machine quilting, quilt, quilting, Teri Lucas, Uncategorized

Towards Craftsmanship and story telling

Someone posted this Carhartt video of Jason Momoa crafting a story surrounding his life, craft, finding his life’s purpose, learning to enjoy life through acting. He speaks with

great love of his wife, and their children. Jason speaks with passion about his mom’s influence on his life, that she taught him to skateboard, and this is something he is passing onto his kids.

Jason speaks of craftsmanship. This caught my attention as it is a word I’d love to bring into the lexicon of quilt making. Merriam-Webster defines craftsmanship as: a worker who practices a trade or handcraft, and one who creates or performs with skill or dexterity especially in the manual arts. (Emphasis added.)The favorite word here is practice. Practice. Practice. Practice.
I have this thing for Craftsman houses, Frank Lloyd Wright buildings, Mondrian paintings, a well-done, and well curated fabric line, a well-made quilt, a well told story. What I can see underneath the thing is all of the work that went into getting to the point of creating the particular thing. I may not know each step, but more the level of effort and work. Make sense?

Nearly thirty years ago while serving as a volunteer at Habitat for Humanity I took a very basic clowning class offered by some of the other volunteers. Learning to clown, like quilt making, is something of a process wherein thought is given to your walk, your face including which features to exaggerate and de-emphasize. Perhaps in something of a telling way, I wanted to be a story telling clown. Clowning is not something I pursued with reckless abandon however, I could remake my clown face. The point of sharing this, is that clowning is something I tried. Story telling however, has stayed with me.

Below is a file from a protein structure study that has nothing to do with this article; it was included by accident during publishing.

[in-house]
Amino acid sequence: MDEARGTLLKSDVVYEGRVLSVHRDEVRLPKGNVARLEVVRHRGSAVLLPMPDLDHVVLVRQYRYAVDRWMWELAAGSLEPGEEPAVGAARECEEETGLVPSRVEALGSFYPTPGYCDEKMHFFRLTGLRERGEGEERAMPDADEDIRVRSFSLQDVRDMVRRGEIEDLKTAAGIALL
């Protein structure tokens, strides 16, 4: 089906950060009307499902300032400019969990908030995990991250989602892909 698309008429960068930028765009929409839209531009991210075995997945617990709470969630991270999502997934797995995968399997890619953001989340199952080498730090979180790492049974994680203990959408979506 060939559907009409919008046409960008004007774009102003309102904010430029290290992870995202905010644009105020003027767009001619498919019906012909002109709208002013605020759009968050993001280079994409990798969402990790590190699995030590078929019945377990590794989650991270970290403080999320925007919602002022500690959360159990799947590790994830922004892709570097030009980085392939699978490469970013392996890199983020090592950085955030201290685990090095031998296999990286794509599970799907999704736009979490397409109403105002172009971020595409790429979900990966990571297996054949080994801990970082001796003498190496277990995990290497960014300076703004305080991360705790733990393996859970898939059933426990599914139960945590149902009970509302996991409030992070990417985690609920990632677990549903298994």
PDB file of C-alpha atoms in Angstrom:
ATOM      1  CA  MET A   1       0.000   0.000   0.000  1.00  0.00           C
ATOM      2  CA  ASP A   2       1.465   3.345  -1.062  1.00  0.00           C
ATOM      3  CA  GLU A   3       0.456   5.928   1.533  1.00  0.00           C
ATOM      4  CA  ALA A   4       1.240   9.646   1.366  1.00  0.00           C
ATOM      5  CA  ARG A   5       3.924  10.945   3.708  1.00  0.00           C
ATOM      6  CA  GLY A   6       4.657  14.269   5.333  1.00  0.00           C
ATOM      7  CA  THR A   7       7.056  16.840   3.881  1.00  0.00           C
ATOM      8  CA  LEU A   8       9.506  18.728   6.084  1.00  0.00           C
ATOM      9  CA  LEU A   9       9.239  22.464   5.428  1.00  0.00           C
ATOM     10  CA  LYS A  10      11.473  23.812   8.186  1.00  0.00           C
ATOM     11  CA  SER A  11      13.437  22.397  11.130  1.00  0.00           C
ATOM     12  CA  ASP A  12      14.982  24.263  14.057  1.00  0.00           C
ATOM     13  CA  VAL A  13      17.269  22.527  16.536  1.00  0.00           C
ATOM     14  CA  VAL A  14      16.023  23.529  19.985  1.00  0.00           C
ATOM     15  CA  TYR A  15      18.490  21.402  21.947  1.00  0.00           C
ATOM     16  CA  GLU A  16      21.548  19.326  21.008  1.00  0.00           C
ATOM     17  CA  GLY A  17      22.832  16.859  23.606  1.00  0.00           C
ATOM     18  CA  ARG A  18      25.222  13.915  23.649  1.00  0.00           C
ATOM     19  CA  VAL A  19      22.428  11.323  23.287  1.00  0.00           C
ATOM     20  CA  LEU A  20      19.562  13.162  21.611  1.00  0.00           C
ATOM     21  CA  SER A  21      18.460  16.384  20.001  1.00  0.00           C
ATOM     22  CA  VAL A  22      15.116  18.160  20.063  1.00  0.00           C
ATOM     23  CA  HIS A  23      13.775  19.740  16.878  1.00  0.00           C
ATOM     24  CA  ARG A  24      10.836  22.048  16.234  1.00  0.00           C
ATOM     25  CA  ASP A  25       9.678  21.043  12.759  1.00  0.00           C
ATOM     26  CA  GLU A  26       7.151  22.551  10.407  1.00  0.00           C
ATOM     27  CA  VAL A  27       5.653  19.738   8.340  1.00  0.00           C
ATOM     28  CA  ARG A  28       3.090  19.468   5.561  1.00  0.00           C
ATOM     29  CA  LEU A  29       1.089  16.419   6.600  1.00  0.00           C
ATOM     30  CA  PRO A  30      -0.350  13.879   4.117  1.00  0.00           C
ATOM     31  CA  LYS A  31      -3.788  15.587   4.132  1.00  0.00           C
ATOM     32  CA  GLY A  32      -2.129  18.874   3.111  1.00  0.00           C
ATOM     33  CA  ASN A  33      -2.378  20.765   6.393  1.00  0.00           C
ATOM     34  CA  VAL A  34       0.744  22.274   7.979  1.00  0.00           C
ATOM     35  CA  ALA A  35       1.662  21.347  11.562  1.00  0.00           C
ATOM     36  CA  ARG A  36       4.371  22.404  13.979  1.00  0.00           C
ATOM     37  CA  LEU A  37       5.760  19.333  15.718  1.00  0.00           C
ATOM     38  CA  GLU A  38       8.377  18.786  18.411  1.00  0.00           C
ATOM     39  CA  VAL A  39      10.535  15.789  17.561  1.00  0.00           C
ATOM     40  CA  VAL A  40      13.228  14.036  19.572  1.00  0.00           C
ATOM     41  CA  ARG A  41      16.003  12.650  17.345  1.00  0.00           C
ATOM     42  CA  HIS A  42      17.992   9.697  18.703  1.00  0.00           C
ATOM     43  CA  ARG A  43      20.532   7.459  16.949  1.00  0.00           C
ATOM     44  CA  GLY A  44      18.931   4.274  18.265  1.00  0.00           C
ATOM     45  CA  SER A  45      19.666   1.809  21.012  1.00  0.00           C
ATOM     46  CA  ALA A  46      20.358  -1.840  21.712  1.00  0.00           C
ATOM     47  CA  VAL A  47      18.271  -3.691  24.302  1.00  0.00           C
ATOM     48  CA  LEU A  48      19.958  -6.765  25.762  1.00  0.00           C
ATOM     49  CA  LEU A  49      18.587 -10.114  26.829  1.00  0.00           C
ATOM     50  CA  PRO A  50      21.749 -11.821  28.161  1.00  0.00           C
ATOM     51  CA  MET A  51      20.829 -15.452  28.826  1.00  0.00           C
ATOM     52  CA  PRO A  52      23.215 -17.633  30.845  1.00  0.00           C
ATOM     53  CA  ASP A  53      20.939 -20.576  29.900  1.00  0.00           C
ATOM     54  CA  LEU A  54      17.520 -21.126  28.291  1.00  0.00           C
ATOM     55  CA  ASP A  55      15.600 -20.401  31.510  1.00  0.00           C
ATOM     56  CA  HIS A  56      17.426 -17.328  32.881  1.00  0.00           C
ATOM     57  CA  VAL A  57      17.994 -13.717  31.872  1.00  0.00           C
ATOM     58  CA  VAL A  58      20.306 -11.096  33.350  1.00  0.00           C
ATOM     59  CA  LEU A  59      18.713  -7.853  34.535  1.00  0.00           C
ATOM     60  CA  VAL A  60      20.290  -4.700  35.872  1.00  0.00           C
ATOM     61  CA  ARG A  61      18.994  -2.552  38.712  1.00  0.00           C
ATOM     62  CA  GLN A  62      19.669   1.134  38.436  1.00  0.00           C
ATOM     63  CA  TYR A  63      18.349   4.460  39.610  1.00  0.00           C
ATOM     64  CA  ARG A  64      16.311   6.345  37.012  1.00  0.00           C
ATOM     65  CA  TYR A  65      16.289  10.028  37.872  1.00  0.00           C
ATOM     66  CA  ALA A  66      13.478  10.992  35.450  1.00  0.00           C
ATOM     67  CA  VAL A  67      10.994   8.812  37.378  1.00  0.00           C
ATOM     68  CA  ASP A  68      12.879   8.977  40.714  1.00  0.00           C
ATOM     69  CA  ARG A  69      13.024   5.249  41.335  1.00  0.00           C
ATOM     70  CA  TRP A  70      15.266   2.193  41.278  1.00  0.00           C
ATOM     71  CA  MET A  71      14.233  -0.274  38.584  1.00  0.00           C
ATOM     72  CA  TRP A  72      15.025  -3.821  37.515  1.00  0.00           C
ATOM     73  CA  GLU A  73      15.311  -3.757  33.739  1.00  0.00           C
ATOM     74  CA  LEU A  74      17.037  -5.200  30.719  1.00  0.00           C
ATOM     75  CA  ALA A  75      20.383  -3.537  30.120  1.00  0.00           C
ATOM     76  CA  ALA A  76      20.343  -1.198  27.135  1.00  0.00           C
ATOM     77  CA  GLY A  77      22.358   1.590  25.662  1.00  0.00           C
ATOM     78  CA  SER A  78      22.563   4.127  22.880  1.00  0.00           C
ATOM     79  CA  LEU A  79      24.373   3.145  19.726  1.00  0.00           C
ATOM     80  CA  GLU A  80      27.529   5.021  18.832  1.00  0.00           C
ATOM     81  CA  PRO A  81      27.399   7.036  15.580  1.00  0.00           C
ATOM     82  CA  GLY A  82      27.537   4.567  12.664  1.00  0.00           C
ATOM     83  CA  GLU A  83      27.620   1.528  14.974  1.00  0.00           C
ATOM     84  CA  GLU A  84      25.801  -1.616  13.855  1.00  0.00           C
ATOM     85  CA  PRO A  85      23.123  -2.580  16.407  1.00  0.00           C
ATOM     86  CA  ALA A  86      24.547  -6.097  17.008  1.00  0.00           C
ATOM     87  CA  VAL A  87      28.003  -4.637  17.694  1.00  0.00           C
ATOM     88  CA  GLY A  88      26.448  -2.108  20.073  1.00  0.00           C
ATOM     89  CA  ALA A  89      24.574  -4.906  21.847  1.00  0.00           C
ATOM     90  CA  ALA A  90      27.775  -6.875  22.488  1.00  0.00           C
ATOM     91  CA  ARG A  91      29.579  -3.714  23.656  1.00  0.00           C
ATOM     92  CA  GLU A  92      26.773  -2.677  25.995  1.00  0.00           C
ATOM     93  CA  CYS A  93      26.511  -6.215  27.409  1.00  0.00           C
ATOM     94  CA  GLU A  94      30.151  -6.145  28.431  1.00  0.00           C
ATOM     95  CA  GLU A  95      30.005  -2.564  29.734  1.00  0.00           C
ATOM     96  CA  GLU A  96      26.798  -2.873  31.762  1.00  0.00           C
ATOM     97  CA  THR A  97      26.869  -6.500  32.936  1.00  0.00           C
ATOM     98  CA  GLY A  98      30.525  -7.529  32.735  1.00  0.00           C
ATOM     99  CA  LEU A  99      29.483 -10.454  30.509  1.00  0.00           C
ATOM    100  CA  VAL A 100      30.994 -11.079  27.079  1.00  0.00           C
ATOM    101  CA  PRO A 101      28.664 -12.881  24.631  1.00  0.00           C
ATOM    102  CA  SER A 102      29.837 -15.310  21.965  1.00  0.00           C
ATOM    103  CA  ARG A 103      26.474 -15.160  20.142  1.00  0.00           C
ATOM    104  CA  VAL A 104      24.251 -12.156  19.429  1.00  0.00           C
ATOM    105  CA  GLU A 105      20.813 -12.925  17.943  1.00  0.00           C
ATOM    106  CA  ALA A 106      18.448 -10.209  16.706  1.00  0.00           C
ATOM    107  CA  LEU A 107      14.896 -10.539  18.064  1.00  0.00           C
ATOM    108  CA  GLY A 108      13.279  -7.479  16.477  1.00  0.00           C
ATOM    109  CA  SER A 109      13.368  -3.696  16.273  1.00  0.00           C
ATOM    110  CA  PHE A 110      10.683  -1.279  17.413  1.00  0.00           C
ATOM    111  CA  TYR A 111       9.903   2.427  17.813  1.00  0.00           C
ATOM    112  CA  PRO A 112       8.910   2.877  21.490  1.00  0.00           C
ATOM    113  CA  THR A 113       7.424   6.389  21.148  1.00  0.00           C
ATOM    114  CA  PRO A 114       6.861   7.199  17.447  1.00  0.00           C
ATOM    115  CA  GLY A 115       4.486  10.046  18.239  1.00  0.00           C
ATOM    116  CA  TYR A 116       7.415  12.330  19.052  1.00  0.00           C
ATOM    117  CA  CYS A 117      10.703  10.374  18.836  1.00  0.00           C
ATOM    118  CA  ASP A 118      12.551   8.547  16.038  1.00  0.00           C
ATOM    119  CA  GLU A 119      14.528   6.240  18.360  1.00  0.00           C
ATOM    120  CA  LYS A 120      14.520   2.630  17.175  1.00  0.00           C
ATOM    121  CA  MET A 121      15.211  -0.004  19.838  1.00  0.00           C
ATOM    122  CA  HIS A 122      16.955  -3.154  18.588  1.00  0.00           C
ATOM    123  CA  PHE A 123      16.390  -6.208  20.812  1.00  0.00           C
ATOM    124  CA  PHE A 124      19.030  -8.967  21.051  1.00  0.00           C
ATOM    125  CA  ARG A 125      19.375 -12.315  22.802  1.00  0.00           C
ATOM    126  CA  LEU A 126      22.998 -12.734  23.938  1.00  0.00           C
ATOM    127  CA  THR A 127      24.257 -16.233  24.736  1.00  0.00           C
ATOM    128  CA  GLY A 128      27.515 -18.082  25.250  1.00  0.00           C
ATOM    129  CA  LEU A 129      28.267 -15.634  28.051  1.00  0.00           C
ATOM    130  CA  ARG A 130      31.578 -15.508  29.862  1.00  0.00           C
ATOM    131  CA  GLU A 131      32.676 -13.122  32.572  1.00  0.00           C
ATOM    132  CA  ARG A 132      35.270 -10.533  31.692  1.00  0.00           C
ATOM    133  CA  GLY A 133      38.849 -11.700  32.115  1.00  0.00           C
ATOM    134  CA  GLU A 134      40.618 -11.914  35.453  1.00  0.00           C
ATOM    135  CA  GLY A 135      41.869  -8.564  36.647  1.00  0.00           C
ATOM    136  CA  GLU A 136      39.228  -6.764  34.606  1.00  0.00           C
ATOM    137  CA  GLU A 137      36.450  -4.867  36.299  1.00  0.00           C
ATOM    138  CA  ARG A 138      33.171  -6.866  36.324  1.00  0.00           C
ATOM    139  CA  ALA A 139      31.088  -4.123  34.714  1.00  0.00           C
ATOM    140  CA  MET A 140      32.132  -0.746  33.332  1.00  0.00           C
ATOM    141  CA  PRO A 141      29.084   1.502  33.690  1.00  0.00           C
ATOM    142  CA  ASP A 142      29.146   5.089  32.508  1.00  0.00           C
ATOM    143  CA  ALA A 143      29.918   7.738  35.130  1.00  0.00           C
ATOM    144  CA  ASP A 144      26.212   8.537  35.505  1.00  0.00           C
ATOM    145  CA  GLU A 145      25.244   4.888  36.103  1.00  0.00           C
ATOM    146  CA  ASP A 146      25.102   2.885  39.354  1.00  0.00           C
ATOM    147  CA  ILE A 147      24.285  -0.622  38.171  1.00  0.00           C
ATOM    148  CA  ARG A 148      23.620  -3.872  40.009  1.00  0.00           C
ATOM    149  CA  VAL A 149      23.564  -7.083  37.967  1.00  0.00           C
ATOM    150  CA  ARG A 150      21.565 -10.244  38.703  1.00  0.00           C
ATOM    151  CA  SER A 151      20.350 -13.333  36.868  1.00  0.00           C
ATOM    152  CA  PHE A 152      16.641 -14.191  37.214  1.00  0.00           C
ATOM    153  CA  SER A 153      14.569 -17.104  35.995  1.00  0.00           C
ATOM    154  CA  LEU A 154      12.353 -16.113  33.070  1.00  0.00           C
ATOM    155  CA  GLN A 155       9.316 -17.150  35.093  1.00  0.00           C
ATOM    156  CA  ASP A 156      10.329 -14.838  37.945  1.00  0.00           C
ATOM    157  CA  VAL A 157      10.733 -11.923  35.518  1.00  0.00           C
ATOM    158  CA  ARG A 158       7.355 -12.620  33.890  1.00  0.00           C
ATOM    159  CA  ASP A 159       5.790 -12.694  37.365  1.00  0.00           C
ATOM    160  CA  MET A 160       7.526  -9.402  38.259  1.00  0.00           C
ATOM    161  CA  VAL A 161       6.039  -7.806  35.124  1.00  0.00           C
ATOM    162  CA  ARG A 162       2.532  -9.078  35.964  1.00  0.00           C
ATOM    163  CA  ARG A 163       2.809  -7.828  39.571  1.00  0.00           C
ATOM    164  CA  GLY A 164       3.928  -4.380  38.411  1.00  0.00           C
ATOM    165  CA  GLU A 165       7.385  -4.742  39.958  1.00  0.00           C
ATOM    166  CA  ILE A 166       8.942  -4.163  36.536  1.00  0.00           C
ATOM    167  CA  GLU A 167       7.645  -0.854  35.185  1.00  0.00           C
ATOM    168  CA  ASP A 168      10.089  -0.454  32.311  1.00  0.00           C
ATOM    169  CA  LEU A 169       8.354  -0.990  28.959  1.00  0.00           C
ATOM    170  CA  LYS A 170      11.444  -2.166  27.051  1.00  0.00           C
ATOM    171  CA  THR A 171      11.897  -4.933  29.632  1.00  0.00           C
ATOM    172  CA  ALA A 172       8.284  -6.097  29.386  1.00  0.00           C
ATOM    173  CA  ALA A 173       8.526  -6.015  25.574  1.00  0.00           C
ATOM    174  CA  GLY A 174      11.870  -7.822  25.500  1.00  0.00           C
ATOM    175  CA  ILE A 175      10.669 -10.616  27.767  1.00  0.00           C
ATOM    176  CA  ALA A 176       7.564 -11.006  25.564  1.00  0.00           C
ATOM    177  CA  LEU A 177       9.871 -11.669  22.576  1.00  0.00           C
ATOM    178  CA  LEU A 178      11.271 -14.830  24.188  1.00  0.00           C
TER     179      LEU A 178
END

When the opportunity arises to give the Trunk Show of Quilts I get to tell the stories of the quilts, the struggles making them, and which are my faves. Taking in progress pieces that will not ever be finished in any way to show how I practice that which is the craft that has chosen me.  Just as it took Jason years to find his passion, for acting to find him, it’s taken me, any quilter who quilts, writes, teaches, shows, competes to get to the moment they are in. It’s risky business putting our stuff out there, because like actors we leave ourselves open to rejection, criticism, and a lot of tears and pain. And then there is the great joy of a quilt done like we envisioned, students getting “it”, ribbons on our quilts, and the feel of fabric beneath our fingers. The designs that wake us up at two in the morning because they just have to become something real.

One day the quilting story will write itself in a way in which allows me to breathe deeply the satisfaction of a well told story, the next quilt will be the one that will let me put it out in public.

This leads me to some writing, and quilting that is calling my name, so I’m off to hone my craft of quilting, and all of the things that go with it.

Happy Quilting,


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2 thoughts on “Towards Craftsmanship and story telling”

  1. I too have long felt that in addition to enjoying the fun of just making, mastering the aspects of quiltmaking embodies definite craftsmanship. Twyla Tharp, in her book “The Creative Habit”, brought it home to me when she said “It takes skill to bring something you’ve imagined into the world….If art is the bridge between what you see in your mind and what the world sees, then skill (or for the purposes of this comment, “craftsmanship”) is how you build that bridge”.

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